8 Beers for 8 Nights
With dancing rabbis, clowns, and unicorns adorning their bottles, and names like Genesis Ale and Funky Jewbelation, Shmaltz Brewing Company’s He’Brew beer commands the attention of the liquor store browser — myself included.
The little-engine-that-could brewing company has made big waves over the past 16 years. Starting as an inside joke between Southern Californian friends, the brewing company, which celebrates “delicious beer and delicious shtick,” now has products on the shelves of 31 states. And its beer, brewed in Saratoga Springs, has won worldwide acclaim.
And so, I gathered some fellow beer connoisseurs and foodies in order to judge how good this He’brew beer actually was. Lucky for us, Shmaltz’s Holiday Gift Pack just hit store shelves, and includes eight diverse varieties of their wildly different craft brews.
The results? Delight. These brews are fun, distinctive, flavorful, clever and generally enjoyable to drink. The packs are expensive, from $25 to $30 depending on the store, but worth it. And so, with the opinions and insights of my overly opinionated sensitively-beer-tongued-friends, I provide you with a guide for enjoying each beer to its fullest flavor potential.
Most Delicious: Reunion Ale ’12, A Beer for Hope
Brewed with cocoa nibs and cinnamon, the Reunion Ale is truly the quintessential Hanukkah beer. The sweet complexity, the refreshing lightness, the dark rosy color all hearken back to the delicious root beers of my youth, but with a stormy and delectably alcoholic edge. Serve up some jelly donuts, crack the top, inhale the sweetness and enjoy.
Most Intense: Jewbelation Sweet 16
The sensation of drinking Jewbelation Sweet 16, which boasts of 16 malts, 16 hops, and 16% alcohol content, is similar to that of eating pop rocks—from the moment the smell hits your nostrils until the last dregs of libation have made their way safely into your abdomen, the flavors of this beer continually change. Thirty two flavors, to be exact. Most detectable are the strong caramel and toffee undertones, and its overwhelmingly hoppy finish. “I split a 12 oz. bottle with a friend, and man, you can really feel it,” Shmaltz’s proprietor Jeremy Cowen told the Forward. “It’s a dangerous beer, so I recommend savoring it with friends.” Indeed.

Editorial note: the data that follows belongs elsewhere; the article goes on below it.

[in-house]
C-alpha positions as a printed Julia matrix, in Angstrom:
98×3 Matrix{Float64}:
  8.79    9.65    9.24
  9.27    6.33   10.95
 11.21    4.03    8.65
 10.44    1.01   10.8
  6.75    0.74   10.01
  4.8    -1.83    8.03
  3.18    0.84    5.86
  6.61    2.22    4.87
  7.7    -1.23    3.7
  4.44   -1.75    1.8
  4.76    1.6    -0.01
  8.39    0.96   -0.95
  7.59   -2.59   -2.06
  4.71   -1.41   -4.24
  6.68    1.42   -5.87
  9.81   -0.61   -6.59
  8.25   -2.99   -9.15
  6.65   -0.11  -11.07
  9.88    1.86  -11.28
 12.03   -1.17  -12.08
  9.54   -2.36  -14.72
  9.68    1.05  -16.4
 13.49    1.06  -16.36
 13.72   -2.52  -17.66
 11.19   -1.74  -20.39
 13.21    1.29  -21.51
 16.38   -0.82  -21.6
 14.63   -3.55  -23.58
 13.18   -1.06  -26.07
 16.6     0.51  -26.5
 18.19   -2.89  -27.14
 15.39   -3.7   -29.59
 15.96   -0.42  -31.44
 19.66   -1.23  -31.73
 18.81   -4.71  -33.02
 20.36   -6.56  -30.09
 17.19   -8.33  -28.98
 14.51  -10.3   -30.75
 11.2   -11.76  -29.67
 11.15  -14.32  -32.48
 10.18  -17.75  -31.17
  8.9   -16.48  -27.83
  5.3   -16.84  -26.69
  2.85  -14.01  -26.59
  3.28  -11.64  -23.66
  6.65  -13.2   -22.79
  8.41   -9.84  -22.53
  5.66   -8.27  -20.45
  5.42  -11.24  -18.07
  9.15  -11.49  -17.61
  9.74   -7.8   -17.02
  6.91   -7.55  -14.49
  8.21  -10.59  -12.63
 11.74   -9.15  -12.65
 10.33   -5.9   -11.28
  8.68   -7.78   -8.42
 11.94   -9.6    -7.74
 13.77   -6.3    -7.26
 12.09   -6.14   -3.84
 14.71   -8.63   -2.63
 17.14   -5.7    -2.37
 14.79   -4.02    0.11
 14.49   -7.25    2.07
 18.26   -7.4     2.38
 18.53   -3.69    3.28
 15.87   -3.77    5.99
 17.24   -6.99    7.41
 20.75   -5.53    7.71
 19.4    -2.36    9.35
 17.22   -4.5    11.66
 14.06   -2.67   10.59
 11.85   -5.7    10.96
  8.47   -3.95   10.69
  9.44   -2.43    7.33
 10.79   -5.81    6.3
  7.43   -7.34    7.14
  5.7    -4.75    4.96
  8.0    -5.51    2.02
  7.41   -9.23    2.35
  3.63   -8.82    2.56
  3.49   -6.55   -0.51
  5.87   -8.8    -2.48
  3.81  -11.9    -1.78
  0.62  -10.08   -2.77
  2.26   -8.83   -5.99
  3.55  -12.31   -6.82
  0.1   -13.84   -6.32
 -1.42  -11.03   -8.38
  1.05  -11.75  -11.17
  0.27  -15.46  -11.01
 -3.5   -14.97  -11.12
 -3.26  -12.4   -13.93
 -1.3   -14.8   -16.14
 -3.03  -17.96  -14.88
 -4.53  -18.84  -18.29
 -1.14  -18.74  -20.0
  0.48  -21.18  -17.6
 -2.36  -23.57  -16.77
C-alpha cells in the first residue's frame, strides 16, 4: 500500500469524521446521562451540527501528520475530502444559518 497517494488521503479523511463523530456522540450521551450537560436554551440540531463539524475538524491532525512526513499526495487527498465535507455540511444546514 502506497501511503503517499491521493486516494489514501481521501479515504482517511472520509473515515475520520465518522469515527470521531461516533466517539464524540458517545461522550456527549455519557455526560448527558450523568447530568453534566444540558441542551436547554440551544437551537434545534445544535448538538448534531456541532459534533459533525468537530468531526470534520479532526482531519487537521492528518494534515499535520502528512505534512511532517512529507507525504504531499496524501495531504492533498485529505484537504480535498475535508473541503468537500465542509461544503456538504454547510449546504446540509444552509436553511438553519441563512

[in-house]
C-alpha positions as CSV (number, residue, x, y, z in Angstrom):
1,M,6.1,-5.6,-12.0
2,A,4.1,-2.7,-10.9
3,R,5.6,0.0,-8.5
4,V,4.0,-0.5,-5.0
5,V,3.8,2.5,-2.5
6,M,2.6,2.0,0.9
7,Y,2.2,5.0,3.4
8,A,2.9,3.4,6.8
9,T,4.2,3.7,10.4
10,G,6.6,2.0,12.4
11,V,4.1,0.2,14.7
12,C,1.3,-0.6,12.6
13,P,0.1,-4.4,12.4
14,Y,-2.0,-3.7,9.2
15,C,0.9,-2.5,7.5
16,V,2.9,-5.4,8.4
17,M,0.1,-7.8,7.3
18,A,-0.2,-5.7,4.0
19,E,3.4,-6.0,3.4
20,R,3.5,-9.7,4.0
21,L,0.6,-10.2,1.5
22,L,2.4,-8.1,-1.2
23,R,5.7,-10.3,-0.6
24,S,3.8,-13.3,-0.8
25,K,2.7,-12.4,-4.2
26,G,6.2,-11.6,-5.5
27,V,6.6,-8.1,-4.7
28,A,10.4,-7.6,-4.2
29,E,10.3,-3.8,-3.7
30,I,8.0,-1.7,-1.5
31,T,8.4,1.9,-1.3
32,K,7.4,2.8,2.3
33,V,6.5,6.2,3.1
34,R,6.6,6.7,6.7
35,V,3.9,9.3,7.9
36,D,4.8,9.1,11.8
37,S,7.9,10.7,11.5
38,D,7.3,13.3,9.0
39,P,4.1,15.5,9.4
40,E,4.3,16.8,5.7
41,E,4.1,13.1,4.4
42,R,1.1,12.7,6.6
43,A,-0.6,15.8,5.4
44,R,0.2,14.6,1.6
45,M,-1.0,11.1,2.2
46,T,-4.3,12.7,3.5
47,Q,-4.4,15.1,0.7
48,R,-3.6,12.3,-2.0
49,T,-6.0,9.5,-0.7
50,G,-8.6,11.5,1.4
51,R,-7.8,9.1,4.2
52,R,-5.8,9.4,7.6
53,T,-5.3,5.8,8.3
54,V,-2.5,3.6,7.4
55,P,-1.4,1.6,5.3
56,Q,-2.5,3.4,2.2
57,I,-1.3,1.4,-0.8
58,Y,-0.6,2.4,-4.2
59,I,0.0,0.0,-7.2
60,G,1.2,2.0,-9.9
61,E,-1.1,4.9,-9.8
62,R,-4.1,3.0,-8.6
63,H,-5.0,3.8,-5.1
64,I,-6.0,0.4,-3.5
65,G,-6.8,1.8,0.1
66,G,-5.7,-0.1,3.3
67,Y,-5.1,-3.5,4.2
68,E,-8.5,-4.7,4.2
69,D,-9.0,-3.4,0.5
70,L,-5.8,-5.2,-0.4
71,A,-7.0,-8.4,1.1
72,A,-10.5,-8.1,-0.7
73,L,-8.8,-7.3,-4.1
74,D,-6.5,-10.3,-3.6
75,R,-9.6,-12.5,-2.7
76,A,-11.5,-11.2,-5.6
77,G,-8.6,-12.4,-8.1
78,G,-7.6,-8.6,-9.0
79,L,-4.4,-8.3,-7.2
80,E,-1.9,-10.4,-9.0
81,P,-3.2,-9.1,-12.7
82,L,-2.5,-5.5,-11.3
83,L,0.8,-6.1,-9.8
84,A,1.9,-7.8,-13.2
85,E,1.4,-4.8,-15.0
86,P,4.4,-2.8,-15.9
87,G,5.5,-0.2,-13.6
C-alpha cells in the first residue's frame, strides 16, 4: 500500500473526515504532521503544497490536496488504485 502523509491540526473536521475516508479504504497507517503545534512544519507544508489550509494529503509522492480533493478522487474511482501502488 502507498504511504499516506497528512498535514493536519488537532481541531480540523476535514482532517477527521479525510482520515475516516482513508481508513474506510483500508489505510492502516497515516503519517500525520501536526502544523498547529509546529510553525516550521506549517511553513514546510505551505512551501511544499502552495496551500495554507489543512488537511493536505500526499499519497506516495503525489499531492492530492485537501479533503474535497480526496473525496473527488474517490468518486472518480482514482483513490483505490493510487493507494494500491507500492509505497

Best Latke Beer: Bittersweet Lenny’s R.I.P.A
Brewed as a tribute to Lenny Bruce, this Double India Pale Ale is surprisingly approachable. A deep amber color, Lenny’s R.I.P.A is rich, warm, and about half as bitter as I expected it to be. The rye malt flavor is deep and complicated, lending the honeyed brew a nice woodsy flavor. I would pair this bad boy with meat and latkes.
Best Beer To Drink While Chatting With Your Grandma: Messiah Nut Brown Ale
If the warm reddish-brown color of this tasty ale doesn’t convince you to drink it, then the tastes sure will. A nutty brown ale, the Messiah has a soft and creamy mouthfeel, and a malty smooth finish. Undertones of chocolate will constantly keep your palette amused.
The Final Four
Dark and thick, Funky J tastes shockingly sweet, and incredibly funky. This malty brew has a slightly syrupy finish, so I would recommend sipping it slowly with a friend. Or make a beer float with it, if you’re feeling lucky.
Genesis: Dry Hopped Session Ale
The Genesis is smooth and light — with a tangy bitter finish that supplants its early sweetness. A constellation of simple flavors and a sweet apple-y aroma lend this soft beer a deliciously subtle punch.
Origin: Pomegranate Ale
Don’t be fooled by the pomegranate brewed into this Imperior Amber Ale — for sweet and fruity it is not. This beer is rich and simple, but a little heavy on the alcoholic finish.
Hop Manna is a rich marigold color, and emits a deep citrusy aroma. Its bitterness does not disappoint, even while being tempered gently by undertones of honey and pine.